Aside from its proximity to major highways, Lehigh and Northampton counties are rich in a number of assets.
However, according to an economic development report, more needs to be done to continue to attract top-notch talent and companies so the region can compete on a global level.
Jay Garner, proprietor of Garner Economics LLC, presented the report, titled "A Blueprint for Success: An Economic Development Strategy," at ArtsQuest at SteelStacks in Bethlehem on Thursday before members of Lehigh Valley Economic Development Corp. and a group of business professionals. Garner is a national site selector and economic development consultant based in Atlanta.
LVEDC is at a crucial point in helping reshape the region's business "product," according to the report. By taking a leadership position, the economic development group will continue to make the region a place to attract quality talent and companies.
"Economic development is wealth-building," Garner said. This wealth is built by creating investments from hunters (people who recruit businesses), gardeners (entrepreneurs) and nurturers, those who support existing businesses, he said.
While the goal of the report was to create an economic development strategy, its focus is pragmatic and realistic, with a shelf-life of five years, Garner said, noting that changes in technology and the business world are rapid.
"You will not find an effective economic development process in the U.S. that was created by consensus," he said.
The report showed the Lehigh Valley metropolitan area, defined by the federal government as the Allentown, Bethlehem and Easton metro-statistical area, as being the 68th largest metro area in the U.S. out of 381 metro areas.
"The Lehigh Valley region is asset rich, that is tremendous, that is something to exploit," Garner said.
Based on the report, the region has 38 assets, 11 challenges and 17 items in the neutral category, which could be determined as an average variable, Garner said. The Lehigh Valley was evaluated against a list of 66 criteria from a site-selection perspective, according to Garner.
Assets include the region's high broadband speeds and availability, central location for the major regional market, availability of water and sewer capacity, involvement of both public and private sectors and proximity to major universities and colleges. The region has more physicians than the national average, which is another positive, Garner said.
Businesses take each of these factors into account when looking at new sites, according to Garner.
Weaknesses include finding skilled labor.
"We hear that wherever we go, it's a serious issue nationally," Garner said, whose company performs economic development reports for regions throughout the U.S.
Other weaknesses, or challenges, include the level of air pollution, availability of suitable industrial space, high local-property taxes, high corporate income taxes and the level of traffic-carrying capacity of local streets and highways.
The report also measured the Lehigh Valley's labor and economic trends against three benchmark economies: Allegheny County (which includes Pittsburgh) and the counties of Guilford and Forsyth in North Carolina. The LVEDC project team selected these benchmark economies, according to Garner.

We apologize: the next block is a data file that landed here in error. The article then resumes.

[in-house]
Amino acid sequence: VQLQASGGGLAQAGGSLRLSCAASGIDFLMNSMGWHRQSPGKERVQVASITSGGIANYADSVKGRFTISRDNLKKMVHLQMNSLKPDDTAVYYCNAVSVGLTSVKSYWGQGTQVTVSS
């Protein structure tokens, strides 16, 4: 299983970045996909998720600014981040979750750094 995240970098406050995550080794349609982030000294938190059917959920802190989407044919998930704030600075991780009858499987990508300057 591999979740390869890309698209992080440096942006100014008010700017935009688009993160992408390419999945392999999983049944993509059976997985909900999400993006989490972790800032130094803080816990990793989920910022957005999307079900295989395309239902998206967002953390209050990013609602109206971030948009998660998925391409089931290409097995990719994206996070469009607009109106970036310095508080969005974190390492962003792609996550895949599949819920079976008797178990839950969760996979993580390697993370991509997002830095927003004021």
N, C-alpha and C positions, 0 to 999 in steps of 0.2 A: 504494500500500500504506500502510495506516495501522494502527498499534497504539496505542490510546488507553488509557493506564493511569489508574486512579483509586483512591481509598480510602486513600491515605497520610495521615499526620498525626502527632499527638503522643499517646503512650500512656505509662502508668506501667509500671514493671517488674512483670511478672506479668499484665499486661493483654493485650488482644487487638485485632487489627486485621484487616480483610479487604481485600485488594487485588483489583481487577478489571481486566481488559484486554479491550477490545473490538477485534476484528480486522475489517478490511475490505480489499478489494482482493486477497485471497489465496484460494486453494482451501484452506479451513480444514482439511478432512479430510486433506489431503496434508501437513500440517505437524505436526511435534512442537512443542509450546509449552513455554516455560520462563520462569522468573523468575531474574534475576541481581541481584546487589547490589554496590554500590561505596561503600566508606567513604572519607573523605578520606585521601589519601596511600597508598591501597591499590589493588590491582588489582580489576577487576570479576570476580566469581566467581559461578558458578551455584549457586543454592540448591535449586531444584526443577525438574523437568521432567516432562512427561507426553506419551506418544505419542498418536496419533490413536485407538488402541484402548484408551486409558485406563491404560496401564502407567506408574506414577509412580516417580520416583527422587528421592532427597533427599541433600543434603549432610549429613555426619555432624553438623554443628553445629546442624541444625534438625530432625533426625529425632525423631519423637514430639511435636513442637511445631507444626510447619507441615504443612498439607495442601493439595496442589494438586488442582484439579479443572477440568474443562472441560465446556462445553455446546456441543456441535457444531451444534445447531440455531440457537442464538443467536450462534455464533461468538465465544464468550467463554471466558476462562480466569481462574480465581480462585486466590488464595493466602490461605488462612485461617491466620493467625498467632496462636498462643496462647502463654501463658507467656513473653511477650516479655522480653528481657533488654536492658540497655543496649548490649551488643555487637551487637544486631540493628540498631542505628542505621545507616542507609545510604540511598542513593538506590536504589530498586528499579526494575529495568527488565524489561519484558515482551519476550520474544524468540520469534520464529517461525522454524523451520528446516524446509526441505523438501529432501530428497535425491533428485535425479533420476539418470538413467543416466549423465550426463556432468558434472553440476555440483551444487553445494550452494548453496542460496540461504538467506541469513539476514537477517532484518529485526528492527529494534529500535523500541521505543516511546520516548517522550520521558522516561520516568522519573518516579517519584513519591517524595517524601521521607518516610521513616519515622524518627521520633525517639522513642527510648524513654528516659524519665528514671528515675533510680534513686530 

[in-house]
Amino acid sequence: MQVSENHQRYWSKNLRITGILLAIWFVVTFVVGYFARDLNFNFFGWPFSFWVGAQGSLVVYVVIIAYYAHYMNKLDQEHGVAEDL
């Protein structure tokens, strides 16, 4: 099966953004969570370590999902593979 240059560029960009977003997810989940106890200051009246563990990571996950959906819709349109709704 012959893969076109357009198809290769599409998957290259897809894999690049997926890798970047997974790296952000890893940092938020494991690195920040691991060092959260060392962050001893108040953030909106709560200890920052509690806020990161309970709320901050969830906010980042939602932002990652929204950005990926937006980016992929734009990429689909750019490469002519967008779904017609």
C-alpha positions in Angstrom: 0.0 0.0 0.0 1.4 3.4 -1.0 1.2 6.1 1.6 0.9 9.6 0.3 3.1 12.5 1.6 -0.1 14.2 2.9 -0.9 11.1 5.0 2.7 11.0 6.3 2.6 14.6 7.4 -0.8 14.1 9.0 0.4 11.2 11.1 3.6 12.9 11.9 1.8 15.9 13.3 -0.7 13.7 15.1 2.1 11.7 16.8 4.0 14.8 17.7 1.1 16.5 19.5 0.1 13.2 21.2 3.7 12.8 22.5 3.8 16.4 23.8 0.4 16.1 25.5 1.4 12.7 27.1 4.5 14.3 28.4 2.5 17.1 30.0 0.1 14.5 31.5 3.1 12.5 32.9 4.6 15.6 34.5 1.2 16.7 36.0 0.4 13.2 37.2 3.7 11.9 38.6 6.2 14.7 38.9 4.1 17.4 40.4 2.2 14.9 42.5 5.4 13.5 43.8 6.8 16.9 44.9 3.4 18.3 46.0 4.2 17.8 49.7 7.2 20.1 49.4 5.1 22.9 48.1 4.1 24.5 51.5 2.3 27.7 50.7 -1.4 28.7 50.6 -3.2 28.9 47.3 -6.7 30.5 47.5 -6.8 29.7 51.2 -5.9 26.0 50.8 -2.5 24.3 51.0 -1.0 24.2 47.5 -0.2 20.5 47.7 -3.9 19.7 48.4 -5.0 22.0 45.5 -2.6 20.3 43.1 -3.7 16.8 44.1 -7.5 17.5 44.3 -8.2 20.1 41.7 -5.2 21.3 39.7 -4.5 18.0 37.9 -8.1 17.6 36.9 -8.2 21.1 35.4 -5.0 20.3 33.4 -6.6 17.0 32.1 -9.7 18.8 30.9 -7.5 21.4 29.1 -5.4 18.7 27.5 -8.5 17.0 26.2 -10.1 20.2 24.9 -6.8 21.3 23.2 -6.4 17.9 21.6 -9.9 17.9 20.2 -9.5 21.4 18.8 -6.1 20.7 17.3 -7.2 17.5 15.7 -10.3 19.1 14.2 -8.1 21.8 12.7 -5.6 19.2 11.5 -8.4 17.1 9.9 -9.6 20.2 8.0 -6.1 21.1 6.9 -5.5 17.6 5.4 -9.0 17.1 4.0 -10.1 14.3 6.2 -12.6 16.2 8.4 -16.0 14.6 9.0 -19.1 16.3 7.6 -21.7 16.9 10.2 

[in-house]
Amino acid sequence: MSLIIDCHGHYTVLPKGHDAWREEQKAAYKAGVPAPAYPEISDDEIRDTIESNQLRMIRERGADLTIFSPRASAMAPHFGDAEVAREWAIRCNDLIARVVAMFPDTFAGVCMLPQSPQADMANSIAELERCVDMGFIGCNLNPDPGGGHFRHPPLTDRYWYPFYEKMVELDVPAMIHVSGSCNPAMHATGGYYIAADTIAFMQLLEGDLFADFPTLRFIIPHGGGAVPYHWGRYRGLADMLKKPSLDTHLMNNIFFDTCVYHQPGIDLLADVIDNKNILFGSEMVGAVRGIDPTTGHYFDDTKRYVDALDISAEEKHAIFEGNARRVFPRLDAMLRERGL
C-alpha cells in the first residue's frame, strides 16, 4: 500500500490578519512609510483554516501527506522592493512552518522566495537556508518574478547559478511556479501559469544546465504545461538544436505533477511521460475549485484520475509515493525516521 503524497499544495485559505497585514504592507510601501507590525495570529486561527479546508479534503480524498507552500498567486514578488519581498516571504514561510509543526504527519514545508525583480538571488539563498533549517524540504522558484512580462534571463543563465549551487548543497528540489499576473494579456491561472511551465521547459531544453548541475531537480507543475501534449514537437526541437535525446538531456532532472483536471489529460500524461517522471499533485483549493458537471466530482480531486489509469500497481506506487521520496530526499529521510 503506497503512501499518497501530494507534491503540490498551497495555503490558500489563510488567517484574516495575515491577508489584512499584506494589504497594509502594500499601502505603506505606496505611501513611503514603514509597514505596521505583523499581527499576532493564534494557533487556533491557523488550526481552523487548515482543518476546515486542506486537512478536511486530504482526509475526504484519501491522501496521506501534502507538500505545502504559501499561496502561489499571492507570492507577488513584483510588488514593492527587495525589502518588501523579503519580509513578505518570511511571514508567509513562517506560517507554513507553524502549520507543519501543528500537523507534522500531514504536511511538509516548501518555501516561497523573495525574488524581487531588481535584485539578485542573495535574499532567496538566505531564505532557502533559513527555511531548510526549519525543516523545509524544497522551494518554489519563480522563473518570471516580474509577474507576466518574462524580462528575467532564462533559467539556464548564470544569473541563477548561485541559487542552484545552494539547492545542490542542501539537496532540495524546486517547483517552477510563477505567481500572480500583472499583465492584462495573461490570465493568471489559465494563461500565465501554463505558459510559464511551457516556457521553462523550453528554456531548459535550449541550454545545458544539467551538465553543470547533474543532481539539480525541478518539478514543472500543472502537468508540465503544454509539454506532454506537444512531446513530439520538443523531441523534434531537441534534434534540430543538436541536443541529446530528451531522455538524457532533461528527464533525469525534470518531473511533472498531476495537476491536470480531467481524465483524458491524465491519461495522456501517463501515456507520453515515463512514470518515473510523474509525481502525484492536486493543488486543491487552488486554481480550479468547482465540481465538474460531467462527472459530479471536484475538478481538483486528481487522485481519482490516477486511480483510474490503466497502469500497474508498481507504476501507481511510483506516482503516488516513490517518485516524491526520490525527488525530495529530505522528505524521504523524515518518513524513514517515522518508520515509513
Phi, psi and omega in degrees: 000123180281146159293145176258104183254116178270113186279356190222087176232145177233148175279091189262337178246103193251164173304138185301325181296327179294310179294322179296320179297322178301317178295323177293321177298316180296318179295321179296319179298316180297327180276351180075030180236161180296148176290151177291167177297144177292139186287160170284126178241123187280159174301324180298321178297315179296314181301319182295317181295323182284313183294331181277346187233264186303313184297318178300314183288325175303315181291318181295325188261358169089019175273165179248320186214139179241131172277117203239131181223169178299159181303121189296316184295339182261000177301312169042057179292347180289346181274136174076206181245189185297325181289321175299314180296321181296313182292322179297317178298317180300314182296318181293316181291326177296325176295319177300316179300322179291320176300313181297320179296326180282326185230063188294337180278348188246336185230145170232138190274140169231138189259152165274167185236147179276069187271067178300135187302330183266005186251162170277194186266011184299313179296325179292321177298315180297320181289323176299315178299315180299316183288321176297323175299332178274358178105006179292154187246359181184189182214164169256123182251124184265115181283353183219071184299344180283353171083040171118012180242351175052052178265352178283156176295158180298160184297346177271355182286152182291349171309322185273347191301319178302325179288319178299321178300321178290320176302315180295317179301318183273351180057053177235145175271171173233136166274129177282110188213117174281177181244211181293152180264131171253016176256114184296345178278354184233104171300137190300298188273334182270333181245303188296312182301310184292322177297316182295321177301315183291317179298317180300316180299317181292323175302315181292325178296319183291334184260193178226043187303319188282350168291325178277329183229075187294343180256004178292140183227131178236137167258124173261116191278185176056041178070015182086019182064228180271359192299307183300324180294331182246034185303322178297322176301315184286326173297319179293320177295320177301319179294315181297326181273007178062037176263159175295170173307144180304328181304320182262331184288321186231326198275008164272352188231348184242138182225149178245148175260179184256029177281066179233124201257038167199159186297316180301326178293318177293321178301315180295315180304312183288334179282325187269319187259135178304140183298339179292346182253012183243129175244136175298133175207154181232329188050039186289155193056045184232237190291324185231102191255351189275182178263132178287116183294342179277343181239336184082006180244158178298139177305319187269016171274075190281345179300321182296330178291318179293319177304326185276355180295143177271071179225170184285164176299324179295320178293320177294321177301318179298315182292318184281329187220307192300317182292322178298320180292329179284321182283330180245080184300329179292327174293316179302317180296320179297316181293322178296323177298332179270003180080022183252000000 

Garner also consulted LVEDC stakeholders to get their perceptions and opinions of the region's business climate.
The top items that most said they would like to see the region's leadership tackle to strengthen its ability to attract top companies included creating a strategic plan to support the region's infrastructure, developing passenger rail service to New York City and Philadelphia, consolidating government and providing incentives for existing businesses to expand in the region.
SUBSIDIZE AIR TRAVEL
Many focus group participants and electronic survey respondents noted a lack of air connectivity and affordable rates out of Lehigh Valley International Airport.
One solution outlined in the report is to advocate for more funding for the existing airline subsidy. While the airport has a subsidy in place, it is not funded to a level where it can be effective, according to the report.
"In terms of when you look at recruiting corporate offices or any type of business that depends on air travel, our airport would ideally have a greater number of airlines that connect to other cities," said Don Cunningham, CEO and president of LVEDC.
A guaranteed subsidy to attract airlines to LVIA would lead to the development of a broader range of business air travel, Cunningham said.
FOUNDATION FOR THE FUTURE
To strengthen its ability to attract companies, the report's recommendations for LVEDC included hiring or promoting a chief economic development officer, opening a foreign direct investment office abroad and creating a Workforce Alliance Leadership group.
Cunningham said LVEDC is starting to work on a three-year strategy and should complete it at the beginning of June. While the strategy would incorporate some of these recommendations, the organization still has to comprehend and digest the data, he added.
"The challenge with some of this is it requires more money which we don't have right now," Cunningham said.
He described the report as a great foundation for helping LVEDC take its economic development strategy to the next level and compete on a global stage.
"I think having an international recruitment presence is important," Cunningham said. "It is a global economy and the Lehigh Valley should look at opportunities that it hadn't considered in the past."
The report is funded through the U.S. Department of Housing and Urban Development's $3.4 million grant received in November 2011 for the Envision Lehigh Valley study. Envision Lehigh Valley is an outreach effort of Renew Lehigh Valley, a nonprofit geared toward creating a sustainable region.
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